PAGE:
Don’t Ask Don’t Tell was the policy, fully repealed in 2011, that made LGB members of the armed forces hide who they were or face a dishonorable discharge. Members of the military can still be dismissed for being transgendered.
Defense of Marriage Act is what currently defines federal marriage law and the reciprocity between states’ marriage laws. The federal government does not recognize same-sex marriage, so couples in states with marriage equality are barred from over 1,100 rights and must file separate tax returns. Lambda Legal brought the case Windsor v United States to the supreme court to overturn parts of DOMA, especially those dealing with federal recognition and taxation. Edith Windsor is a widow, but was forced to pay over $300,000 in estate taxes when her wife died, since in the eyes of the federal government they were strangers.
While all 50 states have reciprocity of heterosexual marriage (i.e., when you get married in one state, you’re recognized as such in all 50), each state may individually decide whether or not to recognize same-sex marriages, civil unions or domestic partnerships for other states, leading to a patchwork of legality for same-sex couples as they travel across the country.
This video, shows why fighting DOMA is so crucially important:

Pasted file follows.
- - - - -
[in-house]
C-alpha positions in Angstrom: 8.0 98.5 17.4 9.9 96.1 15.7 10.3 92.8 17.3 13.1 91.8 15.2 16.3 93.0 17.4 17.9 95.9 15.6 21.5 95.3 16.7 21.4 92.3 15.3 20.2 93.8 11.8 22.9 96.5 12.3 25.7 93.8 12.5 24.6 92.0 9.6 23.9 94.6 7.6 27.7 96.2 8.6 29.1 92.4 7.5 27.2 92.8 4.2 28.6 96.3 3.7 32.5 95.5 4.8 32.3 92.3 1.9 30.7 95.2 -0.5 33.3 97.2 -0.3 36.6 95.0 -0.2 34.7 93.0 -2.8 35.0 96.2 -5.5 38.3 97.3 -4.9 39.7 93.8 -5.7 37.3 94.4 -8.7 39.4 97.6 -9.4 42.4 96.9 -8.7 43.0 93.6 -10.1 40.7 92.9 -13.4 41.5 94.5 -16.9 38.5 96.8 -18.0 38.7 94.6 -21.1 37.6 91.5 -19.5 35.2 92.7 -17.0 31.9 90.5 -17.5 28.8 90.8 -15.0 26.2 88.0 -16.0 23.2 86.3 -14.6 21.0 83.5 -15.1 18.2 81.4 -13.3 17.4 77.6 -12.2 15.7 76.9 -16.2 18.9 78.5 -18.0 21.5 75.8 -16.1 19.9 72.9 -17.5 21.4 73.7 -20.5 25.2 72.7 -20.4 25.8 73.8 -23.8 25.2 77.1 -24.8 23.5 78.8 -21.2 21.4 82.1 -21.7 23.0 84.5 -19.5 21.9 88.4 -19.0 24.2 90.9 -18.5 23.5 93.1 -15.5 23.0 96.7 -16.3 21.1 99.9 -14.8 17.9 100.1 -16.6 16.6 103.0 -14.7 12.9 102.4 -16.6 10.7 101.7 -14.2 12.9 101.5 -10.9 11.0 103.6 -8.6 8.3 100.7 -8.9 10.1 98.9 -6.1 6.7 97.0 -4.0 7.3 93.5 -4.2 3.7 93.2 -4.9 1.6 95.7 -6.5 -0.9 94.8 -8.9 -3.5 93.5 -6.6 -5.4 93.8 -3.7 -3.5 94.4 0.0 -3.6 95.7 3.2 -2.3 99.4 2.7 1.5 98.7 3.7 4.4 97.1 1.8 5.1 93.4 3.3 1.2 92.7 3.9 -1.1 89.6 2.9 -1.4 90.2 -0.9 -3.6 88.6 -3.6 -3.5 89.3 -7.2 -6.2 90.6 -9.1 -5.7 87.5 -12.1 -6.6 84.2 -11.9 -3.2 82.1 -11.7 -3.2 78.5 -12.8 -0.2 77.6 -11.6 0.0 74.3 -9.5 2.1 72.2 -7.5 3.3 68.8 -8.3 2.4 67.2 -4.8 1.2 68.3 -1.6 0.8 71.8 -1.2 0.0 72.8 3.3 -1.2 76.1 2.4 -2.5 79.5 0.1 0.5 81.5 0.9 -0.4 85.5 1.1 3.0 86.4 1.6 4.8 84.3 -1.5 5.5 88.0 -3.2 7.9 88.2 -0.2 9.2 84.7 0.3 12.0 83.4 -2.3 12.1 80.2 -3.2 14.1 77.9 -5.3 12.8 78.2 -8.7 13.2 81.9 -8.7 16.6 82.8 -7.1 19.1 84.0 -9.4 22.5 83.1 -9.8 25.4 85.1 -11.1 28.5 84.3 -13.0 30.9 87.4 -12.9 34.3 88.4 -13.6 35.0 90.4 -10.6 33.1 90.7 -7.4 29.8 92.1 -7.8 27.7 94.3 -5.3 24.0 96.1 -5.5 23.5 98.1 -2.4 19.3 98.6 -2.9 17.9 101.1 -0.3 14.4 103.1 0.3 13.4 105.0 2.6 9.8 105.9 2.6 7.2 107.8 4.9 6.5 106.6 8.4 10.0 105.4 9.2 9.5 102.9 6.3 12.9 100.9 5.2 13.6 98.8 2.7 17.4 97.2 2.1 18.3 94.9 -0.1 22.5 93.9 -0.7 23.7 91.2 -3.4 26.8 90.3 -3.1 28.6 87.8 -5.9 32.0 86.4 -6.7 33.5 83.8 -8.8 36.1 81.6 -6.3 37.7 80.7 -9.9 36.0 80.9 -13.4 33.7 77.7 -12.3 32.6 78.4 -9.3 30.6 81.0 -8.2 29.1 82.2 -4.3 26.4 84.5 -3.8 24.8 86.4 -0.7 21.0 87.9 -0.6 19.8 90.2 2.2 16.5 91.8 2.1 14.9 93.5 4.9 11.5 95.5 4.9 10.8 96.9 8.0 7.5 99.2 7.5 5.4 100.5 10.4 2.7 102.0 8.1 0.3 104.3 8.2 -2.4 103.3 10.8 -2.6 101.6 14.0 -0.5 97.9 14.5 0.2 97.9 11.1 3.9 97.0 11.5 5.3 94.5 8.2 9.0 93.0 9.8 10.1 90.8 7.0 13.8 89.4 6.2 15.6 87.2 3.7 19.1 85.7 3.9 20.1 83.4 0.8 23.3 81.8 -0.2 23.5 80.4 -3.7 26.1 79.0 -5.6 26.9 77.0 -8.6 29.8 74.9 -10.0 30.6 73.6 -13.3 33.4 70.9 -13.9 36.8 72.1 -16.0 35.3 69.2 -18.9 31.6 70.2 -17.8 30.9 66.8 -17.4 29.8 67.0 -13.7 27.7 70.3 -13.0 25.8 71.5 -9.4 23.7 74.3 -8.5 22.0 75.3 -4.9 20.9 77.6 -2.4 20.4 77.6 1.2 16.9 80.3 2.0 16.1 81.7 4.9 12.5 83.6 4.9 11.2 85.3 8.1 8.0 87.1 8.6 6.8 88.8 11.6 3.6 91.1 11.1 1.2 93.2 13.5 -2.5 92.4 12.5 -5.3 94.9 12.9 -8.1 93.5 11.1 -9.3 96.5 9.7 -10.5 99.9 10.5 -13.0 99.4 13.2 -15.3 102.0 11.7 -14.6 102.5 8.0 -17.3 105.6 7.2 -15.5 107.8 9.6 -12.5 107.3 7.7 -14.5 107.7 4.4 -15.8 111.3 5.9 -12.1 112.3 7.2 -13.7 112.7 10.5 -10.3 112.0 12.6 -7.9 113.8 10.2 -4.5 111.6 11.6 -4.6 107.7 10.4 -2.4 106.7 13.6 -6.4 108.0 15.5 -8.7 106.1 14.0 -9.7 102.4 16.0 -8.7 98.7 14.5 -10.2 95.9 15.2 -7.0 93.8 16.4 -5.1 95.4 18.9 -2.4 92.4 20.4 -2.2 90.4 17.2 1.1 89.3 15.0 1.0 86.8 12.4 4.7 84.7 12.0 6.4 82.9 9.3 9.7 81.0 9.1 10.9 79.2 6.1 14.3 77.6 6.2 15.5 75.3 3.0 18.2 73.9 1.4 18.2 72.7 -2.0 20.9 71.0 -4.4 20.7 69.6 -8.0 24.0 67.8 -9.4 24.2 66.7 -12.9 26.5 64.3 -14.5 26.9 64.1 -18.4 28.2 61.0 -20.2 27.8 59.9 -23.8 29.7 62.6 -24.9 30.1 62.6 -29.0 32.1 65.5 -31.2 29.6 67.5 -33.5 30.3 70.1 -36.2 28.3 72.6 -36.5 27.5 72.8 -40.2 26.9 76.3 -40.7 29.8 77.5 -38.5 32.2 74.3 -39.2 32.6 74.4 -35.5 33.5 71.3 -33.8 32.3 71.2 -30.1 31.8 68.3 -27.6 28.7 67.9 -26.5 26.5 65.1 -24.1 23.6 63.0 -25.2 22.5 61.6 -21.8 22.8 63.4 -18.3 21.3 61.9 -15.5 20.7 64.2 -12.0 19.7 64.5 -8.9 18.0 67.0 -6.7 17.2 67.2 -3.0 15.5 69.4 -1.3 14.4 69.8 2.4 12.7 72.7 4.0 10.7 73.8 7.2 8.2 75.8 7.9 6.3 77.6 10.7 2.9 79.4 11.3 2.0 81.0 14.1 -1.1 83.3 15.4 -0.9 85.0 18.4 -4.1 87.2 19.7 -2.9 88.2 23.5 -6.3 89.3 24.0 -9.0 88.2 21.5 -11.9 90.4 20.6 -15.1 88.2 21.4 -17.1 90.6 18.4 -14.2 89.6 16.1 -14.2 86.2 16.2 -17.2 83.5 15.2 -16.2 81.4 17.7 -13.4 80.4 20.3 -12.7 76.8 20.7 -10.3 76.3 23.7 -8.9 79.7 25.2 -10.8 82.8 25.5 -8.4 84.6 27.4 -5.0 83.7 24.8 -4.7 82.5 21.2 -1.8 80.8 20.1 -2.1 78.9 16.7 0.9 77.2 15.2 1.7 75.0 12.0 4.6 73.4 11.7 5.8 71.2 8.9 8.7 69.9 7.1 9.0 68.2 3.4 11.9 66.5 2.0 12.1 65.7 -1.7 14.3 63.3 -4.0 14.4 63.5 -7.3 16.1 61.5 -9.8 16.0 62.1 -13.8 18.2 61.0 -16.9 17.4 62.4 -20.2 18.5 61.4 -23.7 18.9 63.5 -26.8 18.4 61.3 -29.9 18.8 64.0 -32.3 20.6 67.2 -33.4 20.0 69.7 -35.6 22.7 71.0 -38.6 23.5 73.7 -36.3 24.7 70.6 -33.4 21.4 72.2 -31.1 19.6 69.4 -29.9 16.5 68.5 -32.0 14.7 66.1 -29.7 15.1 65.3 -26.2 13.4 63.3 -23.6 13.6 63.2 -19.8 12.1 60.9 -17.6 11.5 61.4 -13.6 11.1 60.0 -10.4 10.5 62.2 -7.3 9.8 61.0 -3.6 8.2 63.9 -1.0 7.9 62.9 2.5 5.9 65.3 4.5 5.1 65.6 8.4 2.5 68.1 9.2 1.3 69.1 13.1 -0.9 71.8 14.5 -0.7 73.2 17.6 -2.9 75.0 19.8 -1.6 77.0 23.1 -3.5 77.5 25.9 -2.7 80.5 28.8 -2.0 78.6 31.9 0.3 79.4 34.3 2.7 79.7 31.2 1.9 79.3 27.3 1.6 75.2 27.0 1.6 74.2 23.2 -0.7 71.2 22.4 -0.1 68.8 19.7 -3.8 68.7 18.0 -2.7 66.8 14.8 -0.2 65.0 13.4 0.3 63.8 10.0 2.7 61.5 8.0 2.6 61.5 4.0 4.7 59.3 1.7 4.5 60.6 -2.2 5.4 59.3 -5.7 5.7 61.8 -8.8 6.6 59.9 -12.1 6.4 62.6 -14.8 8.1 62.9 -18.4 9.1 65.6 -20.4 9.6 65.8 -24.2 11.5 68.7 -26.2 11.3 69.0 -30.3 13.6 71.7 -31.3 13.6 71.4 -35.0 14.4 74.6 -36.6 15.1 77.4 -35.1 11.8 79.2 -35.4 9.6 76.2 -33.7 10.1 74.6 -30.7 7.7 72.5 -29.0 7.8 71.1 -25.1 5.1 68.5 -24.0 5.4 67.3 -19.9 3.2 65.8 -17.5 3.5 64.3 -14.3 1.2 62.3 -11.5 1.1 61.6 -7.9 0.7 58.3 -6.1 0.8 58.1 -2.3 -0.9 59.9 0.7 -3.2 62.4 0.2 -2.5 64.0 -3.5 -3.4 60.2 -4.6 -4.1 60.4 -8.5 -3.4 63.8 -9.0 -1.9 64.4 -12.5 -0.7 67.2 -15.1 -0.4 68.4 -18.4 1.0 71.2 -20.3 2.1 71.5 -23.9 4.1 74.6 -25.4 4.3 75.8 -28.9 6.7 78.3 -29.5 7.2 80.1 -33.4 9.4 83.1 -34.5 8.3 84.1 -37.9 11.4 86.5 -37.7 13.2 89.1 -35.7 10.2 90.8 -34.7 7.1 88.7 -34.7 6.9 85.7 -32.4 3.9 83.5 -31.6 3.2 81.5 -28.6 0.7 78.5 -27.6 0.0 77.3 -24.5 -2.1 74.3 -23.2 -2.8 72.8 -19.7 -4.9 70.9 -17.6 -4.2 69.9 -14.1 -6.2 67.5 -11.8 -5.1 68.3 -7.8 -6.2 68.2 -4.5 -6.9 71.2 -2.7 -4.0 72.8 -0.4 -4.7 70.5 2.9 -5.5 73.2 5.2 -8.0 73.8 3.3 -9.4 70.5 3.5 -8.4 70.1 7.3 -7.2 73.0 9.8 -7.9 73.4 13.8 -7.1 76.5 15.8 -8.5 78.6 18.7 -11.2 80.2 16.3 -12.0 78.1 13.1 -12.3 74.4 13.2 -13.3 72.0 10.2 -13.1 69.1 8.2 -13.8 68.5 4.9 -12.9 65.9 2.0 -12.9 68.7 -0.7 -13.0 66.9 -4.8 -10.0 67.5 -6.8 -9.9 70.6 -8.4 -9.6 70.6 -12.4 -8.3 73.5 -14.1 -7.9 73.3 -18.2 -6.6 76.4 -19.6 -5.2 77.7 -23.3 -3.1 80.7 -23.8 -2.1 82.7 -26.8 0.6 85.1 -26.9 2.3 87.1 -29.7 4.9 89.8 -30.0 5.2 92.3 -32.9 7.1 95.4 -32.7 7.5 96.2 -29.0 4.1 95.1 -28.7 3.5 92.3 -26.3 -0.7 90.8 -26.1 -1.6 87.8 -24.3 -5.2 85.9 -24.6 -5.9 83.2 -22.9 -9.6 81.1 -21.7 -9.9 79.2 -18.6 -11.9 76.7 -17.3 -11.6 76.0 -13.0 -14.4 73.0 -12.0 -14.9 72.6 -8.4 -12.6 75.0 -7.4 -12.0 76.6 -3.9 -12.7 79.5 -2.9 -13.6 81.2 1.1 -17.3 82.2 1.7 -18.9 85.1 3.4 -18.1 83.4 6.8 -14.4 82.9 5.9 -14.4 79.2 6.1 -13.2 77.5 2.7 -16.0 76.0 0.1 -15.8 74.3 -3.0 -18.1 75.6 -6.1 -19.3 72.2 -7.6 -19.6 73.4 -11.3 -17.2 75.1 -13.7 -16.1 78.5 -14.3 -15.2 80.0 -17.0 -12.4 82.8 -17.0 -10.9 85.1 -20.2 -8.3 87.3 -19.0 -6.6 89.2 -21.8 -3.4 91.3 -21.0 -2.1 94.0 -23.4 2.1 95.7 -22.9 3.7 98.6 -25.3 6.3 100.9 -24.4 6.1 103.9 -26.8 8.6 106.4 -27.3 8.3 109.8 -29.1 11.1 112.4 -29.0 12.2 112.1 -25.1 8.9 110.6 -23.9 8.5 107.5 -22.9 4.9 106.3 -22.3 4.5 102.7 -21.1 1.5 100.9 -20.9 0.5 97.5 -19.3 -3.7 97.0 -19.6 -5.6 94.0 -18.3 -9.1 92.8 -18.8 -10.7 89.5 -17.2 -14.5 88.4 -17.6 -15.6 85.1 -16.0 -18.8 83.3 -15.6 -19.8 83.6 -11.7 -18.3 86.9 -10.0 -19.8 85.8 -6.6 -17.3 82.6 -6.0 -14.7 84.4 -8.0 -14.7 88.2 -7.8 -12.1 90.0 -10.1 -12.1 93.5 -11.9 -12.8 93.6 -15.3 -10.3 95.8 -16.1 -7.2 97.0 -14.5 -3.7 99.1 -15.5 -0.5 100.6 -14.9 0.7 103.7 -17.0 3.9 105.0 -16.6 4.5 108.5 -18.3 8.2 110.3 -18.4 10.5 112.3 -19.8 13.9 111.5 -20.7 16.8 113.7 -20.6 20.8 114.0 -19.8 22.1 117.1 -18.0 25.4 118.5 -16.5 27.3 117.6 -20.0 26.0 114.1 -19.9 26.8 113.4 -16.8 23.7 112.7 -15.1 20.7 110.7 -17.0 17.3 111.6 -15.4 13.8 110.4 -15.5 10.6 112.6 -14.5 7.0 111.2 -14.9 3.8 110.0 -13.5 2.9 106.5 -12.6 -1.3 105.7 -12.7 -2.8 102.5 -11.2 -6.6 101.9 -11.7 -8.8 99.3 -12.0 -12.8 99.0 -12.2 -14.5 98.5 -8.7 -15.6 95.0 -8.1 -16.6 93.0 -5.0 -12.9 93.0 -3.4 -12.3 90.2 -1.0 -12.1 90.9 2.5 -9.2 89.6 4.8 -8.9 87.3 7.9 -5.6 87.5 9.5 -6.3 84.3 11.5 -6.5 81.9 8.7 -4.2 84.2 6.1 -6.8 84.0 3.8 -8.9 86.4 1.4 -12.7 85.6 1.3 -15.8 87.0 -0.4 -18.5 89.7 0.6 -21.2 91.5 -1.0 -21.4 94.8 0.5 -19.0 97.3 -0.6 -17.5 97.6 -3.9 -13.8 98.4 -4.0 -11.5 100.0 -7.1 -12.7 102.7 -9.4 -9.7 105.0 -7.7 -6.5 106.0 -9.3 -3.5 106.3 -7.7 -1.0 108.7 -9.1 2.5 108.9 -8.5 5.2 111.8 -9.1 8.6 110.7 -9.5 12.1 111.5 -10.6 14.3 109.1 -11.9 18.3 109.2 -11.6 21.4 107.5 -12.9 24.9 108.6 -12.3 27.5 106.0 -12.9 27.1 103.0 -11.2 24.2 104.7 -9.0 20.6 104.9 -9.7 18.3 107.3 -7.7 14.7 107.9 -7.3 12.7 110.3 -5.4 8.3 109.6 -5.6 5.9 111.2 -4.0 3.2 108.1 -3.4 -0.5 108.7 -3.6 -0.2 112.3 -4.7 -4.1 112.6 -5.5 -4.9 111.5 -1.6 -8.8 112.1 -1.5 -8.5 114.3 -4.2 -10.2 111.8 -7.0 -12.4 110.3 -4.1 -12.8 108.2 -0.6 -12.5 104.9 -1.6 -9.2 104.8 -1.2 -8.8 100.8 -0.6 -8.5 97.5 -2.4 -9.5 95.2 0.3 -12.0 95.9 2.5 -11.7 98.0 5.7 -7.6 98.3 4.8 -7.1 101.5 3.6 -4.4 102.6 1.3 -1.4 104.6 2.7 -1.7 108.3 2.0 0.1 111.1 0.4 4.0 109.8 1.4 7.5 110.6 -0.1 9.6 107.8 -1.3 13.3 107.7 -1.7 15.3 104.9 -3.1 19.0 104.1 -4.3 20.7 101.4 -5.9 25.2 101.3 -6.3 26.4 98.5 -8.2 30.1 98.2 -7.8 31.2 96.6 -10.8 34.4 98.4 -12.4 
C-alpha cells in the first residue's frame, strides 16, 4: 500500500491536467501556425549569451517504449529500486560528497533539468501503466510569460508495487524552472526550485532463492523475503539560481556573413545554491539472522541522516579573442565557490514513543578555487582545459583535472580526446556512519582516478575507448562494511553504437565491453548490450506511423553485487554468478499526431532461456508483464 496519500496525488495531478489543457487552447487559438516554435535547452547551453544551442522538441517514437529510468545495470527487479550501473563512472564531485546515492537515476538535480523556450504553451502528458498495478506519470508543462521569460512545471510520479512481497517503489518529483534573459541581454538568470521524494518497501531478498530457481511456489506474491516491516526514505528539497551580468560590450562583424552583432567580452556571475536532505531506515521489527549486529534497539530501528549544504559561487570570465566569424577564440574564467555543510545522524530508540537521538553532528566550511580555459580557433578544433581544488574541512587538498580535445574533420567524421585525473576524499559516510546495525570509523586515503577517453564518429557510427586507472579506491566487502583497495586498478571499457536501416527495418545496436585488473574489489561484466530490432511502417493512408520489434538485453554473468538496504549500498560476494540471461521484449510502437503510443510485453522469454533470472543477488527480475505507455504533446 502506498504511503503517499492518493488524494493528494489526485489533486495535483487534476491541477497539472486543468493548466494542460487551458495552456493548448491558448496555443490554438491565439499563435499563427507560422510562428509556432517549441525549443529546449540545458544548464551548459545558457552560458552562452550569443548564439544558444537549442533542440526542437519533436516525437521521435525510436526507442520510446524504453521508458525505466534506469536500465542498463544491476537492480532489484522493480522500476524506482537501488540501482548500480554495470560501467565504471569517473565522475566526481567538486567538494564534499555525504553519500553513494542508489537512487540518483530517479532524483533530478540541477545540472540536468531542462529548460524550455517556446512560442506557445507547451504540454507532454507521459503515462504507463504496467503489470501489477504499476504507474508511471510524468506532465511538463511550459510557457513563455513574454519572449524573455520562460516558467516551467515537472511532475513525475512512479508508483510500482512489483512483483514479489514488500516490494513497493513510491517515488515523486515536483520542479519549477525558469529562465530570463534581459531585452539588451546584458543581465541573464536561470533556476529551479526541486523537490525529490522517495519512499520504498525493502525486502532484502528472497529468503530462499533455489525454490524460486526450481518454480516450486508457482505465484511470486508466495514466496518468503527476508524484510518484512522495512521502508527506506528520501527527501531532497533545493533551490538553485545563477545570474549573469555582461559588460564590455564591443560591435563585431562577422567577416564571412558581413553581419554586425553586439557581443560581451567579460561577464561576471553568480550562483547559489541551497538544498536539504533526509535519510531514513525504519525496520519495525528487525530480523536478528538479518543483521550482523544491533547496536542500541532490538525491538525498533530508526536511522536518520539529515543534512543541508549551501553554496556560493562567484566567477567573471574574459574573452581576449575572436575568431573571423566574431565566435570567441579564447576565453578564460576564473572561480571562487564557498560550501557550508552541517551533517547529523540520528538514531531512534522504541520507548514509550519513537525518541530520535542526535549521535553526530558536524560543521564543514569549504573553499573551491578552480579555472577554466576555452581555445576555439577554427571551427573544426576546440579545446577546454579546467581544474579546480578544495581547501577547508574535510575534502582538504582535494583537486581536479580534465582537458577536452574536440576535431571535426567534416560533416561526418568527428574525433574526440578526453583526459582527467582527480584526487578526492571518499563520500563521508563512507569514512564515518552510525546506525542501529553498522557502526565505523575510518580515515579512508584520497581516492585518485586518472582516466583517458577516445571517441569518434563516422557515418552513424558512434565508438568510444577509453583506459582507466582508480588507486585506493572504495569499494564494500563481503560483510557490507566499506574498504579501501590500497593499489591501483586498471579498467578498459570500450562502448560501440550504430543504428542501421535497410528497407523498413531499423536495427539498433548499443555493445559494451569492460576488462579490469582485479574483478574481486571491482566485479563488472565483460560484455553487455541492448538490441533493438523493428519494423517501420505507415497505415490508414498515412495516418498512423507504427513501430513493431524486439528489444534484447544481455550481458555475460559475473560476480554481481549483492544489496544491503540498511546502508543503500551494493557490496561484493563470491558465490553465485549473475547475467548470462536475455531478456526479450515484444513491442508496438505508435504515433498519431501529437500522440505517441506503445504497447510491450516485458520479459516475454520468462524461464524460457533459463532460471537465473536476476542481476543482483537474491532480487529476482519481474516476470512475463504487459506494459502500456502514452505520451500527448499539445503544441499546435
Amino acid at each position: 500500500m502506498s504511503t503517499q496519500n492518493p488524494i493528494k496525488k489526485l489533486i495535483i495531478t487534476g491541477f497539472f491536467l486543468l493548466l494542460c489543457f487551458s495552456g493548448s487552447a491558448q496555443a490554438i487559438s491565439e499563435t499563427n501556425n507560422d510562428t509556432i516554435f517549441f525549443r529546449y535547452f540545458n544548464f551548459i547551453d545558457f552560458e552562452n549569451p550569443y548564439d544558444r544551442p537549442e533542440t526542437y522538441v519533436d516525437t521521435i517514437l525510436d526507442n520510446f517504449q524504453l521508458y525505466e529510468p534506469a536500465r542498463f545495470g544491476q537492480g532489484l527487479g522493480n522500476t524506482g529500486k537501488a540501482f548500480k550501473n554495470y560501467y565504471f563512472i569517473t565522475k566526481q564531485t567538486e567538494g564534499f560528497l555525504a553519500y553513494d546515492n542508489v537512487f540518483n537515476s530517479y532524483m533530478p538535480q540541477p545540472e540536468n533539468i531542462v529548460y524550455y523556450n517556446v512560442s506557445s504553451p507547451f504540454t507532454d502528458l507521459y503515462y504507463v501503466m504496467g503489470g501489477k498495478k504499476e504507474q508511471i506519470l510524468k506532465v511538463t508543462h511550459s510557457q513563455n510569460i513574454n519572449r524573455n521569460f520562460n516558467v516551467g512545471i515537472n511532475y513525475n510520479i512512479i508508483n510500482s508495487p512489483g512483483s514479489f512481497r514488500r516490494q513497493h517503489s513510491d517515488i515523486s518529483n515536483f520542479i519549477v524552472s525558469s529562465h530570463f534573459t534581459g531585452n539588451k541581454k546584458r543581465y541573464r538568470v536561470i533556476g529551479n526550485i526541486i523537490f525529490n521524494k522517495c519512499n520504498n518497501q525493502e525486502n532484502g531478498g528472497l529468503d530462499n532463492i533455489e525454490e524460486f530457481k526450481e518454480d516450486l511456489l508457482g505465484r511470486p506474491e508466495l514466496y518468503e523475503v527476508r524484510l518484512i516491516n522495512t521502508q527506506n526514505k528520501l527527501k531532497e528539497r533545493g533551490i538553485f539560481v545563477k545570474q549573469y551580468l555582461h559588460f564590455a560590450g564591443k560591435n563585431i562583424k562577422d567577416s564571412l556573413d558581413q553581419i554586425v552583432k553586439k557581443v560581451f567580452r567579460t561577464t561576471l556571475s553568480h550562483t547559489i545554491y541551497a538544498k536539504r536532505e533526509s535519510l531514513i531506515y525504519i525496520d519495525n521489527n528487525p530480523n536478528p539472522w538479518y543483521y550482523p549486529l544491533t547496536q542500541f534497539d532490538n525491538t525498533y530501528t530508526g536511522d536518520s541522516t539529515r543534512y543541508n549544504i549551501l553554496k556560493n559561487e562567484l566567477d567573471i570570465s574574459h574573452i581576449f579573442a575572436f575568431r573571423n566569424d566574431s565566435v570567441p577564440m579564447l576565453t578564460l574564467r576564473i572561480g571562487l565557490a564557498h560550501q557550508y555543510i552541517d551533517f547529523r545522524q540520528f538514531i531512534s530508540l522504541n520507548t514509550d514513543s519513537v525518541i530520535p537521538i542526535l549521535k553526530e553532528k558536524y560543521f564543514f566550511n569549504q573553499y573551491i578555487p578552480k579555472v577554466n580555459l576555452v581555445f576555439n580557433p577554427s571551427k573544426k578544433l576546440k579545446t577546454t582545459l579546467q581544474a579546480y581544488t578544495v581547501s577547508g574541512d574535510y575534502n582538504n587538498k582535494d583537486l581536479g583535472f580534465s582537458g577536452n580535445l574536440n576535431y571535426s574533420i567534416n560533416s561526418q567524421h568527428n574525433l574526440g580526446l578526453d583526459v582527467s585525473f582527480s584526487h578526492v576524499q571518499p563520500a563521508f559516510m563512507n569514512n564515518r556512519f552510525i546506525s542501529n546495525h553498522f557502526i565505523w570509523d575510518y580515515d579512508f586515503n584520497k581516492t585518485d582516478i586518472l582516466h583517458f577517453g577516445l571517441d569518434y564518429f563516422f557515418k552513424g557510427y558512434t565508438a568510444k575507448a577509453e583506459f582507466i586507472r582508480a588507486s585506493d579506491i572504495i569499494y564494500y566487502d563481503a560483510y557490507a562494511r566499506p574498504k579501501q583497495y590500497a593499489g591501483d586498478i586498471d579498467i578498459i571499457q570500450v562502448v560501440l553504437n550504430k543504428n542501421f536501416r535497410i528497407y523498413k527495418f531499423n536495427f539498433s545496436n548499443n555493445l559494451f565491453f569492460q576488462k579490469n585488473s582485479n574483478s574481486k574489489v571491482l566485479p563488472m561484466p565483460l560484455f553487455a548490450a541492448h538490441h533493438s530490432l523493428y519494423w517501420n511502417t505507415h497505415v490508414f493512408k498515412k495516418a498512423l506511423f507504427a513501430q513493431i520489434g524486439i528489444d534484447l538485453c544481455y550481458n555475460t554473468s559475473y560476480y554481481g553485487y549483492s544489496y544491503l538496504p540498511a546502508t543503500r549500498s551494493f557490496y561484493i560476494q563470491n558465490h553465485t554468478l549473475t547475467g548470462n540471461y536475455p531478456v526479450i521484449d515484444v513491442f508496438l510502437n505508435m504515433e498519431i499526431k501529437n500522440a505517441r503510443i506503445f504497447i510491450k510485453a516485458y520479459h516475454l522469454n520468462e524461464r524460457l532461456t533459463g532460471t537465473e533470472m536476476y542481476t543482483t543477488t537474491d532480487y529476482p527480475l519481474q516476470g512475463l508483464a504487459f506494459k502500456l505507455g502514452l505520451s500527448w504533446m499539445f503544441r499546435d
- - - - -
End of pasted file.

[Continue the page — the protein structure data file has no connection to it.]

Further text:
Proposition 8 is the ballot initiative that removed the rights of same-sex couples to legally marry in California, creating three classes of people in the state: heterosexuals, homosexuals who were not married, and homosexuals who were married, but would never be able to marry again (in case of the death of a spouse or divorce). AFER, the American Foundation for Equal Rights, brought the case Perry v Schwarzenegger, and it was argued before the supreme court after a string of victories for equality. Side note: Schwarzenegger and the government of California declined to defend Prop 8 in court, and as the basis of standing was examined, the case evolved and is now finally known as Hollingsworth v Perry.
One scenario, even if parts of DOMA is repealed, is the continuation of a country with a mishmash of marriage laws. Fighting for full, federal marriage equality is necessary, not just for a marriage certificate, because that is not what defines a relationship, but for the social recognition, the stability of a family and the comfort that we’re all equal in the eyes of the law.
Employment Non-Discrimination Act, which has so far, been a pipe dream. This law would make it illegal to fire (or not hire) someone based on their sexual orientation. Versions that also include gender expression have also been proposed, but to the same effect. Currently, it is completely legal to fire someone for their real or perceived sexual orientation.
Student Non-Discrimination Act, the same as ENDA, but protecting students from institutionalized discrimination.
Just like employment, housing and housing loans can also be denied based on sexual orientation and gender identity.